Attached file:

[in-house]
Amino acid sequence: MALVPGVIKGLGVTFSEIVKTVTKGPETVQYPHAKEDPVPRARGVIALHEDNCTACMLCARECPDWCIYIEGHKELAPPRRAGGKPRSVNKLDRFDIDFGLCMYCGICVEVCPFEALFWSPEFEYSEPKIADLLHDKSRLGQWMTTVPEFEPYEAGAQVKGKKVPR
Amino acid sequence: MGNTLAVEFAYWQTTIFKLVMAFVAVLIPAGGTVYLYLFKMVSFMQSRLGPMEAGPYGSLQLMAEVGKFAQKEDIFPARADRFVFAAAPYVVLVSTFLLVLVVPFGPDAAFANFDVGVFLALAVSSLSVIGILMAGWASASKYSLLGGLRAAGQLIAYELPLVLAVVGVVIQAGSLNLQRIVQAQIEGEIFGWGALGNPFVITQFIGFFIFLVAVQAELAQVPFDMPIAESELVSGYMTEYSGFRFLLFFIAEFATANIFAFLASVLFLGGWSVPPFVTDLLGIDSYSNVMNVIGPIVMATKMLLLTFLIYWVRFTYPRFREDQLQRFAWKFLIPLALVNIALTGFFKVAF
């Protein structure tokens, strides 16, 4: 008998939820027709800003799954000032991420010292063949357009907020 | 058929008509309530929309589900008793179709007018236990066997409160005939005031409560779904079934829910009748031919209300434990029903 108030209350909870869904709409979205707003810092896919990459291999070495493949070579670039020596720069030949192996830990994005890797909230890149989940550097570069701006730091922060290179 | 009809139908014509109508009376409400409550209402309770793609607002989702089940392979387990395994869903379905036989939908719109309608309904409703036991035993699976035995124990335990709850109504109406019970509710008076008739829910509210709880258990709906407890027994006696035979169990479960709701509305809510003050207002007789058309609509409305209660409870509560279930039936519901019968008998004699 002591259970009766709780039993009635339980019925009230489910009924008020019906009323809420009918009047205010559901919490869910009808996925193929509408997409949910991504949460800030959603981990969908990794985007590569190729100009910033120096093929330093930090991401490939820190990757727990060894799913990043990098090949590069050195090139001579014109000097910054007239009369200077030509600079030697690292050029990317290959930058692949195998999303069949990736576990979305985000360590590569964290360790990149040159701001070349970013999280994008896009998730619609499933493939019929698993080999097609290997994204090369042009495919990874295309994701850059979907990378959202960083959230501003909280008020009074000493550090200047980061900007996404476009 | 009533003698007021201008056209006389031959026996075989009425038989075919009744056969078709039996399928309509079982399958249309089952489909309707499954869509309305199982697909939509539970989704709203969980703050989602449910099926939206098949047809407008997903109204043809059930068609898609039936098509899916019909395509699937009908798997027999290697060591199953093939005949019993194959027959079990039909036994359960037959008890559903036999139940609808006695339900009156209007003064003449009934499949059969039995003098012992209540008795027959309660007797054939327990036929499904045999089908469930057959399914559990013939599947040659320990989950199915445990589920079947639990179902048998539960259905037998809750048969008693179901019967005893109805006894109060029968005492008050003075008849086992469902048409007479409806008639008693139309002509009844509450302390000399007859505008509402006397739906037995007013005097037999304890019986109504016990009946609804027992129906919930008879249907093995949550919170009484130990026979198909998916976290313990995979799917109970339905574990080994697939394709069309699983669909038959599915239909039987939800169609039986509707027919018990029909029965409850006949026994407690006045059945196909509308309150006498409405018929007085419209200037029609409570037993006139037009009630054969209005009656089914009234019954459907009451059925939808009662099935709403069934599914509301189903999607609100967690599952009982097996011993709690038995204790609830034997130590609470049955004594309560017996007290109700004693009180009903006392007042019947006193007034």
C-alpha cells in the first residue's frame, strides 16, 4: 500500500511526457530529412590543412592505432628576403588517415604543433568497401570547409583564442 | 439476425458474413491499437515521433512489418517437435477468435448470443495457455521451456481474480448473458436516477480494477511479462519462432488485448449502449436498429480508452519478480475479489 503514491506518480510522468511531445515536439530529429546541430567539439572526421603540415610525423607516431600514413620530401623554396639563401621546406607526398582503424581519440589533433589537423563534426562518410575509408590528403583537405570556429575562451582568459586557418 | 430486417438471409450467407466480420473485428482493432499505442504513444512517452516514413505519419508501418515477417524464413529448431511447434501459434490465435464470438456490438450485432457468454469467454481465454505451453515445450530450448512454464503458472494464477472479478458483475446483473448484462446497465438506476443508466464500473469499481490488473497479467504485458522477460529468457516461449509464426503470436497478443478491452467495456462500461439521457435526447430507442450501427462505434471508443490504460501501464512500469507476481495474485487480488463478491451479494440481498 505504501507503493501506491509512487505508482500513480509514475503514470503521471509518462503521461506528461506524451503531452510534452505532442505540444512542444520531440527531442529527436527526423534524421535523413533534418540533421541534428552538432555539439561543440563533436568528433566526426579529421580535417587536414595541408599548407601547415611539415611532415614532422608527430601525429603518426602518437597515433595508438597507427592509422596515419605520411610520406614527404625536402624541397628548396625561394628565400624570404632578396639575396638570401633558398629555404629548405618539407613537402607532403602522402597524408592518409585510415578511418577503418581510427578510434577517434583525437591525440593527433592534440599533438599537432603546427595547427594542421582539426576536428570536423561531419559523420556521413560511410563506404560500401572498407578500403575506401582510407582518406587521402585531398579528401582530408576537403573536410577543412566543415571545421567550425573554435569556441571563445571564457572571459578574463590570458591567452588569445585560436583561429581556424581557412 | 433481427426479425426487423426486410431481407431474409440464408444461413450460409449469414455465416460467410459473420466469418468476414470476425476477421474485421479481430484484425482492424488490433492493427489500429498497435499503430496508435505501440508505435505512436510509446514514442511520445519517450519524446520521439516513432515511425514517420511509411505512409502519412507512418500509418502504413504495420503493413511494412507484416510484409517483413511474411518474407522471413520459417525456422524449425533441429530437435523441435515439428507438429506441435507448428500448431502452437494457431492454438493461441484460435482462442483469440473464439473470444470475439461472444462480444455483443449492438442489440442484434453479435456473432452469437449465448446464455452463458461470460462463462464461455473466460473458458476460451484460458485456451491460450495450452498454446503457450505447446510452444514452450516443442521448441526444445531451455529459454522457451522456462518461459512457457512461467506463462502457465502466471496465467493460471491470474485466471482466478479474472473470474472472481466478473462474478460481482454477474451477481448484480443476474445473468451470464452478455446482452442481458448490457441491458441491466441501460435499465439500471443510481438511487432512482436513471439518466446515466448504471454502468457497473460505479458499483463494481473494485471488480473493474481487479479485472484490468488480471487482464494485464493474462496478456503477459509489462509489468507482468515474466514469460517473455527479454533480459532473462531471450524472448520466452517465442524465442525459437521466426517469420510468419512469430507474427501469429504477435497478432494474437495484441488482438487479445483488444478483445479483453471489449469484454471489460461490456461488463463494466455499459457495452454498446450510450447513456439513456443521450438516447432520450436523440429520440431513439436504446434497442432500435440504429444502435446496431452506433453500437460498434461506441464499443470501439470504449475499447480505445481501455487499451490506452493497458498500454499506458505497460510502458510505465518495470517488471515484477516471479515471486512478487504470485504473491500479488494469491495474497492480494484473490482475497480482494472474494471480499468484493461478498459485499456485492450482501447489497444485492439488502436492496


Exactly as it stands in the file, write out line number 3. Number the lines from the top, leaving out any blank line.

Amino acid sequence: MGNTLAVEFAYWQTTIFKLVMAFVAVLIPAGGTVYLYLFKMVSFMQSRLGPMEAGPYGSLQLMAEVGKFAQKEDIFPARADRFVFAAAPYVVLVSTFLLVLVVPFGPDAAFANFDVGVFLALAVSSLSVIGILMAGWASASKYSLLGGLRAAGQLIAYELPLVLAVVGVVIQAGSLNLQRIVQAQIEGEIFGWGALGNPFVITQFIGFFIFLVAVQAELAQVPFDMPIAESELVSGYMTEYSGFRFLLFFIAEFATANIFAFLASVLFLGGWSVPPFVTDLLGIDSYSNVMNVIGPIVMATKMLLLTFLIYWVRFTYPRFREDQLQRFAWKFLIPLALVNIALTGFFKVAF